Magazine article The Spectator

Recent Crime Fiction

Magazine article The Spectator

Recent Crime Fiction

Article excerpt

In numerical terms, British police procedurals about maverick inspectors in big cities are probably at an all-time high.

Few of their authors, however, have Mark Billingham's talent for reinvigorating a flagging formula. Good As Dead (Little, Brown, £18.99) is the tenth of his Londonbased Tom Thorne thrillers. On her way to work, Detective Sergeant Helen Weeks, who previously appeared in Billingham's standalone In The Dark, calls into her usual South London newsagent's.

This time she doesn't come out with a bar of chocolate: the owner takes her and another customer hostage. Amin, his teenage son, has recently committed suicide in the young offenders institute where he was serving an eight-year sentence for manslaughter. The newsagent is sure that his son was murdered, and he wants Thorne, the officer who put together the manslaughter case against Amin, to find out the truth.

This may well be Billingham's best book yet. The narrative twists and turns over three breathless days, moving between Thorne's investigation, the police operation outside the shuttered newsagent's and the increasingly grim conditions inside. Billingham has a shrewd sense of timing, which he puts to excellent use, especially with a neatly orchestrated series of jaw-dropping surprises towards the end of the novel. He writes convincingly about the police and modern London. As for Thorne, he may be a maverick inspector, but he's no cliche: he becomes more and more interesting with every book.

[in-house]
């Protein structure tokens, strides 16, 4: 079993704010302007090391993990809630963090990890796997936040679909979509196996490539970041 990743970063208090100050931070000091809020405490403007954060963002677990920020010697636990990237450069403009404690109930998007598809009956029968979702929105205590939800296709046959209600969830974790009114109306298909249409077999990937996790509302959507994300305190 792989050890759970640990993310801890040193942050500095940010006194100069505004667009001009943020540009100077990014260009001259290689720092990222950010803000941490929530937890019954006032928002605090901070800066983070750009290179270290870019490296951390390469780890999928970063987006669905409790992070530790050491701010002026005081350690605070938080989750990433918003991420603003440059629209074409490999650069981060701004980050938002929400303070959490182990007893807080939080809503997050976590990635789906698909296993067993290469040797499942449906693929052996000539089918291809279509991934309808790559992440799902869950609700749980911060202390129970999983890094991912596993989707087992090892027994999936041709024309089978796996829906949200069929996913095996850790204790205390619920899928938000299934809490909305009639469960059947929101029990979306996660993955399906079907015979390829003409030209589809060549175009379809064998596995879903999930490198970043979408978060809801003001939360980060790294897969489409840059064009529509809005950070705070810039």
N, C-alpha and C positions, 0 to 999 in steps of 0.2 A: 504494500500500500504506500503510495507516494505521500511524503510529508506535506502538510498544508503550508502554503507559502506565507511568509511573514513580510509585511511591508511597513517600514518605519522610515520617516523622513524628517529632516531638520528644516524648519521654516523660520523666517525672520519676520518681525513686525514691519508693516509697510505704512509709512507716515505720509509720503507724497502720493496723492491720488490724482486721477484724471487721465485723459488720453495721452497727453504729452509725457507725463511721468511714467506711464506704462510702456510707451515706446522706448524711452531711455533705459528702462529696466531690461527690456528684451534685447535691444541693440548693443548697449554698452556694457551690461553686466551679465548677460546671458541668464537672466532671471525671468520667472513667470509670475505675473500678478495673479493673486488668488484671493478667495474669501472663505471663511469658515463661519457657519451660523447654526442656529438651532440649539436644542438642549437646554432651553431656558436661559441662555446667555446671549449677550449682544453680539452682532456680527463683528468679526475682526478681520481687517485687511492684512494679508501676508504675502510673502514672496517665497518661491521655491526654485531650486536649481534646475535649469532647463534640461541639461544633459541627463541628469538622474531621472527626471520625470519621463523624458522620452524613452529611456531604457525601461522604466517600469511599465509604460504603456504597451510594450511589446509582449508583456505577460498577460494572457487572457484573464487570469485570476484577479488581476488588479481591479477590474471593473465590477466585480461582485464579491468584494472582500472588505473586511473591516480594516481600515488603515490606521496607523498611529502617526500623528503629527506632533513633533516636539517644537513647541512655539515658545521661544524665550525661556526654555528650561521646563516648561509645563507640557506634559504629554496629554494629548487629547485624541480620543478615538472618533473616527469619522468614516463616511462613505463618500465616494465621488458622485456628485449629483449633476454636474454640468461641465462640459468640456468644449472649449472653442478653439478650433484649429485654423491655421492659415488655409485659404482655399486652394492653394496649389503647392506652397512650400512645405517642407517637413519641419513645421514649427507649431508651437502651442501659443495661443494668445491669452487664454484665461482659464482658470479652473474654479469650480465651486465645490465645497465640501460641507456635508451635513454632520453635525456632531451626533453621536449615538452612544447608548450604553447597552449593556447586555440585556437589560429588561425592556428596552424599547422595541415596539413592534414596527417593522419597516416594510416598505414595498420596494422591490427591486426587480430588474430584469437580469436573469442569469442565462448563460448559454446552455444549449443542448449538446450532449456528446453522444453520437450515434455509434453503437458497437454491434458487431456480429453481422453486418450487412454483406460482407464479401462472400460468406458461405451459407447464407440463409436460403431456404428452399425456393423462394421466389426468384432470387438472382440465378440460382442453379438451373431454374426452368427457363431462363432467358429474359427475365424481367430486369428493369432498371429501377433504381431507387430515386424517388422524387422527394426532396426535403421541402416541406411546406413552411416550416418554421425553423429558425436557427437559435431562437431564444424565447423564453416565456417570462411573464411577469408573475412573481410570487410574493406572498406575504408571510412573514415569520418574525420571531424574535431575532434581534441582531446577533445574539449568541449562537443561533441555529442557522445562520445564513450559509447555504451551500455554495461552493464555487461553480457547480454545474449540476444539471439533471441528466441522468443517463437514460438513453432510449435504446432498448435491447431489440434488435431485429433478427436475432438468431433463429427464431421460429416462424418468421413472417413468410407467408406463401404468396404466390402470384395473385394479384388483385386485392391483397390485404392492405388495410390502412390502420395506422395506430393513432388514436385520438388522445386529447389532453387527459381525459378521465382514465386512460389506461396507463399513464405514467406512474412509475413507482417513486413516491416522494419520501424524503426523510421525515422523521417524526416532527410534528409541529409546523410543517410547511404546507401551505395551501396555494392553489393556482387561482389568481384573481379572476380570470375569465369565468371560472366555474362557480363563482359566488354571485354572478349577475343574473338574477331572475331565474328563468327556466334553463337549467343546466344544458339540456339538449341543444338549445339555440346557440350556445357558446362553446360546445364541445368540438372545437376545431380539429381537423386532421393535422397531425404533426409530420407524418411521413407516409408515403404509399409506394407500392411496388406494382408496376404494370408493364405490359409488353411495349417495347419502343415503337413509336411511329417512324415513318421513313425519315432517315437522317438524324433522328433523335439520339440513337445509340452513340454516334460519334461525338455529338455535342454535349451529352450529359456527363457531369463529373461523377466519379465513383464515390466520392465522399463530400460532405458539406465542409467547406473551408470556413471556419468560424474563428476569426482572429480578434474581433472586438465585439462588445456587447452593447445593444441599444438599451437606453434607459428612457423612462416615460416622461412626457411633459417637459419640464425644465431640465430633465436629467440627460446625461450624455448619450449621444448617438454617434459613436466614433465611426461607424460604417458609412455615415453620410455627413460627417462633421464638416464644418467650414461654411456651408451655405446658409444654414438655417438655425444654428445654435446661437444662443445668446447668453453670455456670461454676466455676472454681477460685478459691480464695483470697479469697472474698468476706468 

Meanwhile, the Scandinavian invasion continues. The Hidden Child (translated by Tiina Nunally, Harper, £7.99) is Camilla Lackberg's fifth novel to appear in the UK.

It features her Swedish detective, Patrik Hedstrom, and his crime-writer wife, Erica Falck. Though Patrik is on paternity leave, once again the couple stumbles into a murder case on their own doorstep. Erica finds a Nazi medal among the possessions of her recently deceased mother. She takes it for identification to a retired history teacher with a lifelong obsession with the Nazis. A few months later the old man is found brutally murdered in his study.

The police investigation is paralleled by Erica's own investigation into her mother's past. All this is interspersed with flashbacks to the dark days of the war, which is of course where the heart of the mystery lies.

The book is never less than readable, with some wonderfully gruesome scenes juxtaposed with the domestic minutiae of life with small children. Lackberg skilfully manipulates a very complex narrative. …

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